Most Beautiful Object In SA 2012 Finalists

By Marica

So, while Rose is off attending the first day of the Design Indaba conference (she just phoned saying that the conference is, in one word, “AWESOME” ), I thought to share the finalists of the 2012 MBOISA award with you.

Nominated for the Design Indaba Expo’s 2012 Most Beautiful Object in South Africa (MBOISA for short) award, Design Indaba unveiled the 10 most beautiful and beguiling designs made over the past year earlier this month. Find the finalists below as listed on the Design Indaba website…

“Every year, the country engages with the question of what constitutes beauty through the MBOISA award. While some may consider beauty an aspect of taste and others know it on sight, beauty becomes far more profound than a visual sensation when design attributes such as social significance, economic impact, usability, sustainability and even humour are thrown into the mix.”  –

The Most Beautiful Objects in South Africa for 2012 are:

1. //hapo Museum

//Hapo Museum by Office of Collaborative Architects – GAPP Architects + Urban Designers, Mashabane Rose Associates and MMA Architects

“The //hapo Museum (or just “//hapo“), which takes its name from the San word for “dream”, forms the primary entrance to Freedom Park in Pretoria. The concept evolved into the creation of large boulder-like volumes that contain the interior storytelling spaces. The boulders are planted at the base of the Salvokop hill like a rock outcrop. The copper-clad walls and roof will eventually rust to green and merge with the natural landscape. The interior spaces of the museum are designed with a cave-like quality, with natural light dramatising the large volumes and ‘outcrop’ forms of the buildings. Designed by Office of Collaborative Architects – GAPP Architects + Urban Designers, Mashabane Rose Associates and MMA Architects.”

2. Bird Neckpiece by Eric Loubser

Bird Neckpiece by Eric Loubser

“Johannesburg-based jeweller Eric Loubser’s design conveys the idea of a flock of birds around the neck, as if they are actually carrying the necklace and hovering around the wearer. It is inspired by a Victorian aesthetic, and made out of 9ct gold, silver, rose quartz, haematite and rubies. It is as light as air but also substantial; pretty and feminine but with a dark edge; precisely engineered with a messy, thrown-together look.”

3. Consol Solar Jar by Ockert van Heerden and John Bexley

“Housed in a one-litre Consol Classic preserve jar, which provides a practical and attractive casing, this alternative light source is literally bottled sunshine. Solar-powered LED lights are powered by sunlight, which is harnessed through a solar panel fitted on the lid. The Consol Solar Jar received the Special Recognition Award at the 2011 Institute of Packaging SA Gold Pack Awards. Although not strictly packaging, the judges decided that this clever use of a packaging material deserved an accolade.”

4. Frail Flower Paper Sculpture by Rebecca Jones

Frail Flower Paper Sculpture by Rebecca Jones

“Artist Rebecca Jones’s work reflects the precariousness of the world. She uses paper because it is an everyday medium that, though fragile, lasts indefinitely. The plants she depicts are not true botanical specimens but her work is so intricately constructed that each sculpture seems alive. The shadows thrown by the plants extend and emphasise their linear quality.”

5. Fish-Scale Dress by Suzaan Heyns

Fish-Scale Dress by Suzaan Heyns

“This dress is an extension of Suzaan Heyns’ Autumn/Winter 2012 show, “True Colours”, which reflects on the dichotomy of human nature and who we really are when no one is looking. Our double-sided nature is symbolised by the different materials in the dress. The fragile nude netting reflects our natural vulnerability. It is juxtaposed with the repetitive pattern of hand-cut metallic leather scales representing the self-important parts of ourselves – our more cold-blooded, reptilian nature.”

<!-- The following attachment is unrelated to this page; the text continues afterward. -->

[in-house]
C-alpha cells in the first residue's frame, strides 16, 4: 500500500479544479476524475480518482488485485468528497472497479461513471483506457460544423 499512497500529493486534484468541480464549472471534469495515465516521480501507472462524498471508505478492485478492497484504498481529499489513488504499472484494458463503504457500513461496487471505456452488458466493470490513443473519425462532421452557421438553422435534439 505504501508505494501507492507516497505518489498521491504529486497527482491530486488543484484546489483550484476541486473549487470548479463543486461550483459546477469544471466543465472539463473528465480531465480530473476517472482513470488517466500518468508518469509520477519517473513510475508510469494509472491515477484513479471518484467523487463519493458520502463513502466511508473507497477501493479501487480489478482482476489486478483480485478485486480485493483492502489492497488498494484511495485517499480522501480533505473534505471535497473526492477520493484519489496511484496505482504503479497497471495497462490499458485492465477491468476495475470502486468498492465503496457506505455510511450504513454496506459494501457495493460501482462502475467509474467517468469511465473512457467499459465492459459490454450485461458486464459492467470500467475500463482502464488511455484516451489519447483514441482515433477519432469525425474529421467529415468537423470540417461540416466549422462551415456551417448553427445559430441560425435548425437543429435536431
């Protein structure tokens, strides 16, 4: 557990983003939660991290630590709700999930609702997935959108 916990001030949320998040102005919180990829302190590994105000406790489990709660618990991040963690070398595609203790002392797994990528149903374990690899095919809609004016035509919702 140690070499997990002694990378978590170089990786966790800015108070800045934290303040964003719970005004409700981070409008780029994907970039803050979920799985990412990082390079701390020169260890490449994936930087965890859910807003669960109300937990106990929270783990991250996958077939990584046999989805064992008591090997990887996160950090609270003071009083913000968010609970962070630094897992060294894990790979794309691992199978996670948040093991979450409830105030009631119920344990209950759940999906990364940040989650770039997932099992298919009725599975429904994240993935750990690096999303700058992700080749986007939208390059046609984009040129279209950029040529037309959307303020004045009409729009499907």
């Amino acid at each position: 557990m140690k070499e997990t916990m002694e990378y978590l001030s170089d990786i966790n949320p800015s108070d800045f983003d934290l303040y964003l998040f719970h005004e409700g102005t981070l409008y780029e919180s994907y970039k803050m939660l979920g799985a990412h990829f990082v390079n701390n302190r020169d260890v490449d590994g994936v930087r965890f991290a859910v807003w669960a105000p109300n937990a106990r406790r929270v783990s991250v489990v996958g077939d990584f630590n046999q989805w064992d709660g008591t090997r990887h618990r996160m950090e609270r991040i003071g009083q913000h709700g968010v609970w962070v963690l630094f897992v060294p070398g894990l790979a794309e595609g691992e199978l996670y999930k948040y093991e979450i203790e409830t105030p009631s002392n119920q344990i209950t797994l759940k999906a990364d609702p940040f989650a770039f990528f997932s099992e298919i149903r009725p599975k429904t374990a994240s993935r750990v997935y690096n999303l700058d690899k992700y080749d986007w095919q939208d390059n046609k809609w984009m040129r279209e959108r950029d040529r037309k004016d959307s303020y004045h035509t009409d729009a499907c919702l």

6. Curious Couch by Margaret Woermann (Heartworks) and Peta Becker (Projekt)

Curious Couch by Margaret Woermann (Heartworks) and Peta Becker (Projekt)

“Margaret Woermann and Peta Becker have transformed an old ball-and-claw couch into a functional work of art literally bursting at the seams with life and creativity. The couch is the product of a new collaborative project between Woermann and Becker called The Curious Room, an experimental design lab where the pair focus on one-off pieces. The Curious Couch has been worked on by more than 25 people who designed, recaned, embroidered, crocheted and upholstered it. A reaction to standardised mass-produced design, the couch was inspired by the idea of metamorphosis.”

7. Ridge Forrester Hanging Planters by Joe Paine

Ridge Forrester Hanging Planters by Joe Paine

“This amusingly named planter was born from the designer’s observation that television directors use plants as a key device in soap operas. “Through the bougainvillea and amaryllis we are privy to the most sordid capitalist lives,” says Joe Paine. The planter, manufactured from bent tube and handmade mild steel spinnings, reflects the bold jaw line of Ridge Forrester from the American soap opera The Bold and The Beautiful.”

8. A Travel Journal, Volume 1 and 2″ by Mornè Visagie

"A Travel Journal, Volume 1 and 2" by Mornè Visagie

“This hand-stitched lithograph on paper was part of a body of work for Mornè Visagie’s exhibition at the 2011 UCT Michaelis Graduate Art Show, which took Robben Island as a site of personal, social and aesthetic exploration. Visagie spent the first five years of his life – from 1990, when his father was posted to the island by the Department of Correctional Services, to 1995 – living among its small community of mostly prison employees. This piece distills the hues of the scrub-filled landscape and its surrounding sea into a slowly changing spectrum of pure colour.”

9. Lily Pad Ring by Kirsten Goss

Lily Pad Ring by Kirsten Goss